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A Supreme Court justice outlines an accessible profile of the legislative branch's duties that explains its responsibility to safeguard the public while ensuring the cooperation of other government branches, sharing the stories behind key historical decisions. By the author of Active Liberty. Reprint. A best-selling book.

A History of the Supreme Court

Author: Bernard Schwartz
Publisher: Oxford University Press
ISBN: 9780195093872
Format: PDF, ePub, Mobi
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A comprehensive history of the United States Supreme Court from its ill-esteemed beginning in 1790 to one of the most important and controversial branches of the Federal government.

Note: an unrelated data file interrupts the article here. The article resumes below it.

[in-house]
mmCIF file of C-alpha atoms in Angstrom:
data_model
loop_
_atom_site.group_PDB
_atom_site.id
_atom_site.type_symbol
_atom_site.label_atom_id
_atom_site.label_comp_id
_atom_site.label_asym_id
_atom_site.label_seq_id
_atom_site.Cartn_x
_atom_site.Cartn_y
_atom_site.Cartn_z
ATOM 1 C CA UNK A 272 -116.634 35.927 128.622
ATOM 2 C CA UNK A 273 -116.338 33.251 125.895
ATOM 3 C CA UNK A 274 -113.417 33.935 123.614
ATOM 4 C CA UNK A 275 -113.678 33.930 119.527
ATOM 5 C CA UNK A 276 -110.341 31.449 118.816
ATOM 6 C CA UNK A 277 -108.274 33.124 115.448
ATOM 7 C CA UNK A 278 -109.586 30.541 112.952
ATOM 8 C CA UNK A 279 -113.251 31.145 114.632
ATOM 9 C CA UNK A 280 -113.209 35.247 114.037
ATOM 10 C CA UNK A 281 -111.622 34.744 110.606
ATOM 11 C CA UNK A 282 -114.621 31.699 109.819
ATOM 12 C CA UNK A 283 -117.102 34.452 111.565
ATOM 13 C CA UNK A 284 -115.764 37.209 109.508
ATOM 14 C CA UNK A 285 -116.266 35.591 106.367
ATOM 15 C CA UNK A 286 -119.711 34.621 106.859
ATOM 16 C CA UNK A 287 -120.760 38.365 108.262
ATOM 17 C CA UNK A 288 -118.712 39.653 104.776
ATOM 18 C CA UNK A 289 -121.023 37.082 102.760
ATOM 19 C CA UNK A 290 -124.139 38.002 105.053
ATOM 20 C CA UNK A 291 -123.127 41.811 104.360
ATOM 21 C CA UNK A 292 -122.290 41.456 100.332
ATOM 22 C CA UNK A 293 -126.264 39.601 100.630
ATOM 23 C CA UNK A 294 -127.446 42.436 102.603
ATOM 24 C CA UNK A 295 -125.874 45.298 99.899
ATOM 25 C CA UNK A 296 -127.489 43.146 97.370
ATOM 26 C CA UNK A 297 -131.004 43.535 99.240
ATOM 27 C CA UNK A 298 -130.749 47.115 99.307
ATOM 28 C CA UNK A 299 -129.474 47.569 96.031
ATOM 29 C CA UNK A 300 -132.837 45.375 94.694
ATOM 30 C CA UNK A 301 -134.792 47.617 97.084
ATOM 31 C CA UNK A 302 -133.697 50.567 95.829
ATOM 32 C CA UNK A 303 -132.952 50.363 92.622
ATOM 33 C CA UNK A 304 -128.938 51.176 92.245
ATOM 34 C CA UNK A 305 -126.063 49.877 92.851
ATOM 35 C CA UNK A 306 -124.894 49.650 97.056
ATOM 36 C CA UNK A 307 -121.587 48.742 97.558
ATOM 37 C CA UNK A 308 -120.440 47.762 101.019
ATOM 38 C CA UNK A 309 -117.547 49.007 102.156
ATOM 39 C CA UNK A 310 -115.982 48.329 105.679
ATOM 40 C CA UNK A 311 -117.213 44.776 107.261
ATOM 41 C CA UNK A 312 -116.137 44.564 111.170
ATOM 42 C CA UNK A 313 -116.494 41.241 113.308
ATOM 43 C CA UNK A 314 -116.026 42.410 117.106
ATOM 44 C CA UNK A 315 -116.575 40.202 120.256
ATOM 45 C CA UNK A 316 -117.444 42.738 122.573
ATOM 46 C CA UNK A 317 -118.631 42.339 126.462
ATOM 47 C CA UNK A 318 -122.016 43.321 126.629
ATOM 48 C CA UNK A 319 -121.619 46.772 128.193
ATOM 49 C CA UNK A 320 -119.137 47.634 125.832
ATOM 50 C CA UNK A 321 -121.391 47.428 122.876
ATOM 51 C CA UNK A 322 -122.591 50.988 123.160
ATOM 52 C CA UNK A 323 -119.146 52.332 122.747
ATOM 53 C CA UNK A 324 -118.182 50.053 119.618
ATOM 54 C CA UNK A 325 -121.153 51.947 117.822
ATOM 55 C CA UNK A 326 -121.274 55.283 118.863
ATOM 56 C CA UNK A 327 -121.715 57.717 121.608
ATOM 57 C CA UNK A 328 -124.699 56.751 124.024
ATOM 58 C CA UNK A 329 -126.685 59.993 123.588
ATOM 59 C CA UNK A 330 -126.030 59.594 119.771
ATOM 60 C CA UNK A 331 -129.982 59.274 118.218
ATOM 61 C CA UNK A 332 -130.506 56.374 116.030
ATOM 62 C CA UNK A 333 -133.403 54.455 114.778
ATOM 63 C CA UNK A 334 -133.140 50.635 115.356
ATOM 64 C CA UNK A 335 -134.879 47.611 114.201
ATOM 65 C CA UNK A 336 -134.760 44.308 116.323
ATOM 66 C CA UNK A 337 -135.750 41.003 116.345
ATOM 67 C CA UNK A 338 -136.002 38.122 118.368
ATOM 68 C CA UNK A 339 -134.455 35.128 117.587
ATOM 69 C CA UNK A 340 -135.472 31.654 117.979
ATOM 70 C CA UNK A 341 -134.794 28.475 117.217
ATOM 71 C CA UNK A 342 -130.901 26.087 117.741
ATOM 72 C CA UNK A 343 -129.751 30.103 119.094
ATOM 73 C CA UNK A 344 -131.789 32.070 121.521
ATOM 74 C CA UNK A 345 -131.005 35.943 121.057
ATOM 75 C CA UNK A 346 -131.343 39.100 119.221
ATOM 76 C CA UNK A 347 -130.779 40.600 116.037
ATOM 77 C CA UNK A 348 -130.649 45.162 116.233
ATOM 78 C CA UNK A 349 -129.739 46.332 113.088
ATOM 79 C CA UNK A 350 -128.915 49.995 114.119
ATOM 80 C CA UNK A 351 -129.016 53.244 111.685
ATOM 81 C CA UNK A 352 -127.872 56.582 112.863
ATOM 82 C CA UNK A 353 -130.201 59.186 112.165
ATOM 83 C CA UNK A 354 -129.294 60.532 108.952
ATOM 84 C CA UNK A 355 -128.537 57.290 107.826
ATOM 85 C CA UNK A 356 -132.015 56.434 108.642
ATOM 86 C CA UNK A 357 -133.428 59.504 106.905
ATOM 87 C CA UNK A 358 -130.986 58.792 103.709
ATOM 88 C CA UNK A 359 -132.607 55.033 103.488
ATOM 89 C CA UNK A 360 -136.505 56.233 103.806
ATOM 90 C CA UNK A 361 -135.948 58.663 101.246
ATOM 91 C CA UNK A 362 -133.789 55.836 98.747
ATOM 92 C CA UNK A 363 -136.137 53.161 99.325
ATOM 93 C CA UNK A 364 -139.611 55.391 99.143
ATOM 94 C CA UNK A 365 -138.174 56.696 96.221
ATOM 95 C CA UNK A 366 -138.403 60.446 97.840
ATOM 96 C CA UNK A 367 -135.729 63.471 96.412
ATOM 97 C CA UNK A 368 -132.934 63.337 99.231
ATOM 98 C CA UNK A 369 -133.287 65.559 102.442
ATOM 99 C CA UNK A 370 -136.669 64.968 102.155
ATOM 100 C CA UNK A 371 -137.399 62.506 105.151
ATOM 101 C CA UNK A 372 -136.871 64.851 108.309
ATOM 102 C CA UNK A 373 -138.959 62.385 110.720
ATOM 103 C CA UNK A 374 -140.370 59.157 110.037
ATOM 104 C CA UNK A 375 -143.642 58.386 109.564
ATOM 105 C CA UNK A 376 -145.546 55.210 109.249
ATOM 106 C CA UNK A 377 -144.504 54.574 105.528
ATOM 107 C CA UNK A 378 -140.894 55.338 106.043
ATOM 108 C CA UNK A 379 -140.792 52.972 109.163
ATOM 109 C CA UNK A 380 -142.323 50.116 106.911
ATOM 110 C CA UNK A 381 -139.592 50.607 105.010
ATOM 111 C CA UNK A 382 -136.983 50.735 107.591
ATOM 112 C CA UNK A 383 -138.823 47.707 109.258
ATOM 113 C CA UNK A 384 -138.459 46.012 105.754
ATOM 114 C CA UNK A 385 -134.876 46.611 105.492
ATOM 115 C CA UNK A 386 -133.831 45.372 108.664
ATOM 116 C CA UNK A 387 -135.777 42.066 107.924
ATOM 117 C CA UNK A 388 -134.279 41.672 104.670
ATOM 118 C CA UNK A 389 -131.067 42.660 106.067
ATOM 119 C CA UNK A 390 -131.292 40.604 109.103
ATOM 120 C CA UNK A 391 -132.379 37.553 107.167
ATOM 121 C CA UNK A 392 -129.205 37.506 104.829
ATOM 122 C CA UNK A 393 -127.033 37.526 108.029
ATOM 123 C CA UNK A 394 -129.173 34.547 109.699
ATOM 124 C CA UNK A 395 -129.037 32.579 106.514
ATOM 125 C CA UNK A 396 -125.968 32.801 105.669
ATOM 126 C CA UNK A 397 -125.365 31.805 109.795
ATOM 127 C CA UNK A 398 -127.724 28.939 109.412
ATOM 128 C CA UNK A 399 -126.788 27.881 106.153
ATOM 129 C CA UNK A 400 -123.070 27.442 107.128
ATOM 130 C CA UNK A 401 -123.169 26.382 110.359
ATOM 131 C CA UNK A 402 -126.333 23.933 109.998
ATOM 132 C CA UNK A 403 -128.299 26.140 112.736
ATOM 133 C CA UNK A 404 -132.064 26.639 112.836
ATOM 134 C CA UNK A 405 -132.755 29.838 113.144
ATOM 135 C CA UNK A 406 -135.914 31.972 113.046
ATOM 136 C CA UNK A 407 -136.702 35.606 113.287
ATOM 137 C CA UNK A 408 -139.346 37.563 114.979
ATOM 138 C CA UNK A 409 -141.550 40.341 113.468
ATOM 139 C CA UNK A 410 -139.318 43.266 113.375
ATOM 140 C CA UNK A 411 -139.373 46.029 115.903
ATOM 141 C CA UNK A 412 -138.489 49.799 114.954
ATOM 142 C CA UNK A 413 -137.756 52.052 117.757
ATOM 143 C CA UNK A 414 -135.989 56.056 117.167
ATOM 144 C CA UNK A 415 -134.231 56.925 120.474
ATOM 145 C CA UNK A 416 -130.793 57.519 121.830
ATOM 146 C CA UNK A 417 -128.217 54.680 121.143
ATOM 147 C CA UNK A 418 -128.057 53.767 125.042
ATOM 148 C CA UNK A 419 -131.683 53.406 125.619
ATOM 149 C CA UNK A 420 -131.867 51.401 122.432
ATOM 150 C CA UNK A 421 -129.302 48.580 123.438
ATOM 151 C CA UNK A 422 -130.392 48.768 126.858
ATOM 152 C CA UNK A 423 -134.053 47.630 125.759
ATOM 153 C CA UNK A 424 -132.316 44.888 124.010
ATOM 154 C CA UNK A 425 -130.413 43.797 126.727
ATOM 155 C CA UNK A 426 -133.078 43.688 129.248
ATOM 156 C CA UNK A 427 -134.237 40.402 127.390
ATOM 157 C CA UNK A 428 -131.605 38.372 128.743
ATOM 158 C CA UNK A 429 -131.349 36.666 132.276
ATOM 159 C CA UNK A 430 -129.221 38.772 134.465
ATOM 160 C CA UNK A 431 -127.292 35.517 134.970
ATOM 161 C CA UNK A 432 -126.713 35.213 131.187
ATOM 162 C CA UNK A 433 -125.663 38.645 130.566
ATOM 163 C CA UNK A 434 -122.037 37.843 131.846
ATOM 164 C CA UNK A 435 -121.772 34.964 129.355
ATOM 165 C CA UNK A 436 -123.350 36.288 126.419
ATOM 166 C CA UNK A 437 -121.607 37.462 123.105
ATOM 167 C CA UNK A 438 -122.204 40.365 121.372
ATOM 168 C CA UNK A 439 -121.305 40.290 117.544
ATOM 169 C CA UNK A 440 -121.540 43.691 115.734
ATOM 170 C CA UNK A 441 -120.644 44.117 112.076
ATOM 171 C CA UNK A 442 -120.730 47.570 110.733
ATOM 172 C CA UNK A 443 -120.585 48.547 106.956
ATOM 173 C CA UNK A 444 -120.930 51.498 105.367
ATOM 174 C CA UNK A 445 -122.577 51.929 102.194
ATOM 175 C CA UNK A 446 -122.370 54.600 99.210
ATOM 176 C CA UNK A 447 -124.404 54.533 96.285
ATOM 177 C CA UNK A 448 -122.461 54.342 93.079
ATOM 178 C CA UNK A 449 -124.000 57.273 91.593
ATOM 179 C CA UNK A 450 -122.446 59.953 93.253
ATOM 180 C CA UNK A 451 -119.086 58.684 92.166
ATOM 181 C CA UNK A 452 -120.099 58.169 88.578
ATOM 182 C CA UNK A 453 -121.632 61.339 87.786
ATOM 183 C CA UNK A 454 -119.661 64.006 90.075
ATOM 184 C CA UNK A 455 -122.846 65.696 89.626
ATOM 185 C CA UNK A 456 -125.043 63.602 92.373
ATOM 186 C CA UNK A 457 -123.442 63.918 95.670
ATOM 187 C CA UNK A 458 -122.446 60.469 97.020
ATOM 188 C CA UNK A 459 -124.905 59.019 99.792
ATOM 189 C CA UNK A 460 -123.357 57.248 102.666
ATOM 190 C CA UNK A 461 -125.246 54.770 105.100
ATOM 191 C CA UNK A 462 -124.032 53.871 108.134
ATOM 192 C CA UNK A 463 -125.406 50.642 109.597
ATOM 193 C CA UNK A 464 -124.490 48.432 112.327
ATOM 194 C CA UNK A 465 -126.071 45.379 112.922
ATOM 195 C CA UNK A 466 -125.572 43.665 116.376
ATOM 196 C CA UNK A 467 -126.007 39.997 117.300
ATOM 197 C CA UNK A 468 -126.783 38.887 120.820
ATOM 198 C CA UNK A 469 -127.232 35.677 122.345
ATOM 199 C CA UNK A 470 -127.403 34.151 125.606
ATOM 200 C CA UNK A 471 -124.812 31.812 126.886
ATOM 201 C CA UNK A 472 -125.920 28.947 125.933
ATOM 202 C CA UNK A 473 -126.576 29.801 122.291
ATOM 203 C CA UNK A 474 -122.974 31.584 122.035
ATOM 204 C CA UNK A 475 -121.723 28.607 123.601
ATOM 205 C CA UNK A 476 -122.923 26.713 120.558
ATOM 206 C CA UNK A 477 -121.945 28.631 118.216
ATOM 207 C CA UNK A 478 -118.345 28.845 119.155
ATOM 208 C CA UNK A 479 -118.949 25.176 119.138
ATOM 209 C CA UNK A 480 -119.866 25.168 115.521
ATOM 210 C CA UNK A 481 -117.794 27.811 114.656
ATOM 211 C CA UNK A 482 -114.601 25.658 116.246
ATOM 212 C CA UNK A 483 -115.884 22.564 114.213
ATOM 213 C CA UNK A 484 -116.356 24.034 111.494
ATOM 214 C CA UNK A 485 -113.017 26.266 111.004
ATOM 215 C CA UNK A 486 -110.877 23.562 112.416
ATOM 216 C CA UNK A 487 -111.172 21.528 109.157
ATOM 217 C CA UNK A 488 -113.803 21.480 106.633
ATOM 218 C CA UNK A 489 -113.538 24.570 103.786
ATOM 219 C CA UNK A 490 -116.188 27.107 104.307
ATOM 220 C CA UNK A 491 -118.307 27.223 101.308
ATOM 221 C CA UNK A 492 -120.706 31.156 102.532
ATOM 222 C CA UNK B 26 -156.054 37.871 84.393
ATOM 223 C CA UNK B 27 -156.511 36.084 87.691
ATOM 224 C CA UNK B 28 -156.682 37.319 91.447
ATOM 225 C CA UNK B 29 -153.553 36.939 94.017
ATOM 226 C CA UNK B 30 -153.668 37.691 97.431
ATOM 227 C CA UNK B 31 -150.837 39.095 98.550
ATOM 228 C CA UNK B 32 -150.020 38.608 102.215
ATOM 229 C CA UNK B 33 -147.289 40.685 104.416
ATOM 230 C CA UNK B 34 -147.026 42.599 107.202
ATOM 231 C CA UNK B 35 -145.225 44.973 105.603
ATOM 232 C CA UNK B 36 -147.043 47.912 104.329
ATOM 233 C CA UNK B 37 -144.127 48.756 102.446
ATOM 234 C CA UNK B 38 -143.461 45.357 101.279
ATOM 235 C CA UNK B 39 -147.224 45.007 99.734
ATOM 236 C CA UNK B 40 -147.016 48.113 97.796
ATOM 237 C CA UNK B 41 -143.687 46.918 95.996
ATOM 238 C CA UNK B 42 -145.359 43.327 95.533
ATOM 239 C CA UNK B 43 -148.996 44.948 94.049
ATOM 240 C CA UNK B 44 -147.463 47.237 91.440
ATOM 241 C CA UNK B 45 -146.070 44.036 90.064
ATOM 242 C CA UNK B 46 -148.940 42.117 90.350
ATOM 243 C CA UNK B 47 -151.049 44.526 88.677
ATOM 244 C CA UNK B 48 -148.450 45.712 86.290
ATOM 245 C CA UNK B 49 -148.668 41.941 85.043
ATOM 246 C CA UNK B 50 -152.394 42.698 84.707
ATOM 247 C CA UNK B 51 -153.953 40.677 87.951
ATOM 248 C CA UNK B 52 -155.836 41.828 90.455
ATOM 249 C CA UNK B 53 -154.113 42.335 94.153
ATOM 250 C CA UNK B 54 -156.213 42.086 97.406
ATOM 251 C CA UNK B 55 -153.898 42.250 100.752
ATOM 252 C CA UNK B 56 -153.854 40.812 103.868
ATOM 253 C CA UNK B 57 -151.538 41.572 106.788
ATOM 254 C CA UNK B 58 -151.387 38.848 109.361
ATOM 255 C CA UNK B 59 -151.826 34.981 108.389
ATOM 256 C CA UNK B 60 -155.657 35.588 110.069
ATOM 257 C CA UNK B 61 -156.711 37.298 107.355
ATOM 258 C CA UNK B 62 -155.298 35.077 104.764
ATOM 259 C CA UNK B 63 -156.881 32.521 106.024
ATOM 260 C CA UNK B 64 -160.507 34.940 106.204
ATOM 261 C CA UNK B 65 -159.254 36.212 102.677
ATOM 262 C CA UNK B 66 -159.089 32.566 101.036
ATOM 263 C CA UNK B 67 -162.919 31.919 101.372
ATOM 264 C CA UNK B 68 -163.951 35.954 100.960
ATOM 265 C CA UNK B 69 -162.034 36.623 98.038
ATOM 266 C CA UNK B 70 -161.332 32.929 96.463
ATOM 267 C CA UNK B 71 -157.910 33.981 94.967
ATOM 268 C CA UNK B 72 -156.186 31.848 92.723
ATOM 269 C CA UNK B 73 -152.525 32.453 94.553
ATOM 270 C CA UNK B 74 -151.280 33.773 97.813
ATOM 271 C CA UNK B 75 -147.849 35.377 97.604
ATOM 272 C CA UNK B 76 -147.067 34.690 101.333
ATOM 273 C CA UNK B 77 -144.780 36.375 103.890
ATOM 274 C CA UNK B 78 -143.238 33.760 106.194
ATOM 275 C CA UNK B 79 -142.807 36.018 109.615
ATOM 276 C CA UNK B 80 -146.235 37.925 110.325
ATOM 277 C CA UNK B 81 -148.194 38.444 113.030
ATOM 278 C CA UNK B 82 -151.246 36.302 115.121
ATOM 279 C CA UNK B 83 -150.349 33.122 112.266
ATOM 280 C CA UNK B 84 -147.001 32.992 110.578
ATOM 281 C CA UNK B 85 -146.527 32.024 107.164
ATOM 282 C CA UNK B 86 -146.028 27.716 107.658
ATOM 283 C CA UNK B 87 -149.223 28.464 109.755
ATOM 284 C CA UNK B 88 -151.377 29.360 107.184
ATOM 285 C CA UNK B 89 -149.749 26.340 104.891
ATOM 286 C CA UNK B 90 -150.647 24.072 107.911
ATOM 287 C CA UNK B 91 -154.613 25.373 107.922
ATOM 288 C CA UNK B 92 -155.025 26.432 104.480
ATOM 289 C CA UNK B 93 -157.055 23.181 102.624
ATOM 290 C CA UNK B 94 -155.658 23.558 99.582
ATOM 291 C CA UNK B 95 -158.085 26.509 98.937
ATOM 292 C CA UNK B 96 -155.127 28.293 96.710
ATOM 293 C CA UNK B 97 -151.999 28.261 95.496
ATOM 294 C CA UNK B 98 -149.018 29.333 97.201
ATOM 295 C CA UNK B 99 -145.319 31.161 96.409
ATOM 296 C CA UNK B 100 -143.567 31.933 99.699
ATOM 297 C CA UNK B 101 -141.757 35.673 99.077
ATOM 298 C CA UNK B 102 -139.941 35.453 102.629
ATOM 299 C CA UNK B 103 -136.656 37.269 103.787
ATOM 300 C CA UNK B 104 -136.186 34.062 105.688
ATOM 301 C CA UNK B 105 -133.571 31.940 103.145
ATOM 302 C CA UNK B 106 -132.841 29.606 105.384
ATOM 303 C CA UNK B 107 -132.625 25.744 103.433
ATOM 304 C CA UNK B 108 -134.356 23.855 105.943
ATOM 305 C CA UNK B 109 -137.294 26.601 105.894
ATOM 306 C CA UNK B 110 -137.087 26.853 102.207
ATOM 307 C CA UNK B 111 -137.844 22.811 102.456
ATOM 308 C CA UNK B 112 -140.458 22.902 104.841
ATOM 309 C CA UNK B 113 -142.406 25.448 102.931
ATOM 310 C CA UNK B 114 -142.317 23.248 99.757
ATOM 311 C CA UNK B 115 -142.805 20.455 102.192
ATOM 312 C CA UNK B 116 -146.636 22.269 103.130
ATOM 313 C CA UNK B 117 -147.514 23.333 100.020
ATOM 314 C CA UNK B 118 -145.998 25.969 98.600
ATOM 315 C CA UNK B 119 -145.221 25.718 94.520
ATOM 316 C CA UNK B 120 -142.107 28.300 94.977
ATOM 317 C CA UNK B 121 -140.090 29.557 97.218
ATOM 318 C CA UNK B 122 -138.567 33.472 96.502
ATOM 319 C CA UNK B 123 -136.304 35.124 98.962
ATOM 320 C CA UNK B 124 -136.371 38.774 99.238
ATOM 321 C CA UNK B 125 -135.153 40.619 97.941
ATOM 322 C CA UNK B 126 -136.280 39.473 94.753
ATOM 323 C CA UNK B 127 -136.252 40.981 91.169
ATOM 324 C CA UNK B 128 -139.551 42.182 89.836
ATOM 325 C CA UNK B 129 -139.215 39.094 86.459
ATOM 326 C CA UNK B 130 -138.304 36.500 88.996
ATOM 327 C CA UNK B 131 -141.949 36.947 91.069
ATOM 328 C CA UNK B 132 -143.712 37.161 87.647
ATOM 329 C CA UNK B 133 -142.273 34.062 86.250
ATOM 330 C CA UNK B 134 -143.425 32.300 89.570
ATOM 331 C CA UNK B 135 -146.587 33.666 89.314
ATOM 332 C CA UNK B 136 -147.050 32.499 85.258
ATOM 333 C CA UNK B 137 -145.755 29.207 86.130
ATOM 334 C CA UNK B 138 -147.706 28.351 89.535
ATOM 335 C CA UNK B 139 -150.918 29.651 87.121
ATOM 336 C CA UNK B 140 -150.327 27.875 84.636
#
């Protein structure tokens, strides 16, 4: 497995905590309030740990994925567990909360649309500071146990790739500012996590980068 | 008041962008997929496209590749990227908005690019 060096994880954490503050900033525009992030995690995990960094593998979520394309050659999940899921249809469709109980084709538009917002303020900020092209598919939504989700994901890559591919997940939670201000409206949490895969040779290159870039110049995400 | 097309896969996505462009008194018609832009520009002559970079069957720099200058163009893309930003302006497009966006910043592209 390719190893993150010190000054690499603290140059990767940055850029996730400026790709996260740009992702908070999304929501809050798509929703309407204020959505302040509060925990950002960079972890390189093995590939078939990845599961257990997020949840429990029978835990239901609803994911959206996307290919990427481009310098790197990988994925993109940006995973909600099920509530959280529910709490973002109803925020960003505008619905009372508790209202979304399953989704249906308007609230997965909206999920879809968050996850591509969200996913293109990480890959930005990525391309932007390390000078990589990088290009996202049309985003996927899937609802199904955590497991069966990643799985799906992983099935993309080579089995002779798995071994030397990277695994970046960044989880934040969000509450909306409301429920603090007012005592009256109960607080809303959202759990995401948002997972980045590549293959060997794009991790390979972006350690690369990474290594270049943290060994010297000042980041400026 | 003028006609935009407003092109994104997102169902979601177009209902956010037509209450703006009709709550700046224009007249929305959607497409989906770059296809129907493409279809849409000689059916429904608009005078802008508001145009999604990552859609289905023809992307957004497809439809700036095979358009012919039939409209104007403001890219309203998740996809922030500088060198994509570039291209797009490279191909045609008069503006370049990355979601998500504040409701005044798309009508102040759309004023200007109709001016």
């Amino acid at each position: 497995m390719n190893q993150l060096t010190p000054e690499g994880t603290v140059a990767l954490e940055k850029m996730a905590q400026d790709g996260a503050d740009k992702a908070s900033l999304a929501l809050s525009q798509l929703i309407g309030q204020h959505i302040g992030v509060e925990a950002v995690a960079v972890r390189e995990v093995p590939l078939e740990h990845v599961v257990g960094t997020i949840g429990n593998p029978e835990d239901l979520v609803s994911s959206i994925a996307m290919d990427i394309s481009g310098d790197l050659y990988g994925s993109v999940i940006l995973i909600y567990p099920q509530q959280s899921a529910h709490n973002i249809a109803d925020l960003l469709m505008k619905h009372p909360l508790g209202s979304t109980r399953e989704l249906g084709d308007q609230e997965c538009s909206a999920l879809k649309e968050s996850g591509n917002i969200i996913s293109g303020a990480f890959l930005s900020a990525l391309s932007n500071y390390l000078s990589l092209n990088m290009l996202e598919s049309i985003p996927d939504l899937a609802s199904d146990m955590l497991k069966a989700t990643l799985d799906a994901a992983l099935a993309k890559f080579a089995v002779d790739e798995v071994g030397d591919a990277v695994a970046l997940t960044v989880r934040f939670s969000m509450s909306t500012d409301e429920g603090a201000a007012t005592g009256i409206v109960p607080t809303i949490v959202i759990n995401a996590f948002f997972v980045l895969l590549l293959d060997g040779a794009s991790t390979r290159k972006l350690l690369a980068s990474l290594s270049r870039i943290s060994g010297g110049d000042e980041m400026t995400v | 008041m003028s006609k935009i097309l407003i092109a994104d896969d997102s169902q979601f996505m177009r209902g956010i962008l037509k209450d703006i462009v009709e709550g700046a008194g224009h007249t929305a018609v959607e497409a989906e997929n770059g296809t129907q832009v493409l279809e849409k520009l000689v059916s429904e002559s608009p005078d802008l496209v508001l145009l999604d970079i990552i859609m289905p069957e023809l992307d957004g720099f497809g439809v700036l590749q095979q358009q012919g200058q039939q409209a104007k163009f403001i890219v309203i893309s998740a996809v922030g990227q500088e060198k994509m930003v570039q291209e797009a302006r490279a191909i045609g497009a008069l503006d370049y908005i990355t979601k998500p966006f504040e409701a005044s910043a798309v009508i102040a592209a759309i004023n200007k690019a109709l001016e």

America s Supreme Court

Author: Stephen Breyer
Publisher: Oxford University Press, USA
ISBN: 0199606730
Format: PDF, ePub
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"Published in the US under the title Making our democracy work"--T.p. verso.

Religious Liberty and the American Supreme Court

Author: Vincent Phillip Munoz
Publisher: Rowman & Littlefield
ISBN: 1442250321
Format: PDF, Kindle
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Throughout American history, legal battles concerning the First Amendment’s protection of religious liberty have been among the most contentious issue of the rights guaranteed by the United States Constitution. This book represents the most authoritative and up-to-date overview of the landmark cases that have defined religious freedom in America.

Showdown

Author: Wil Haygood
Publisher: Vintage
ISBN: 0307947378
Format: PDF, Kindle
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"The author of The Butler presents a revelatory biography of the first African-American Supreme Court justice--one of the giants of the civil rights movement, and one of the most transforming Supreme Court justices of the 20th century, "--Novelist.

America s Lone Star Constitution

Author: Lucas A. Powe Jr.
Publisher: Univ of California Press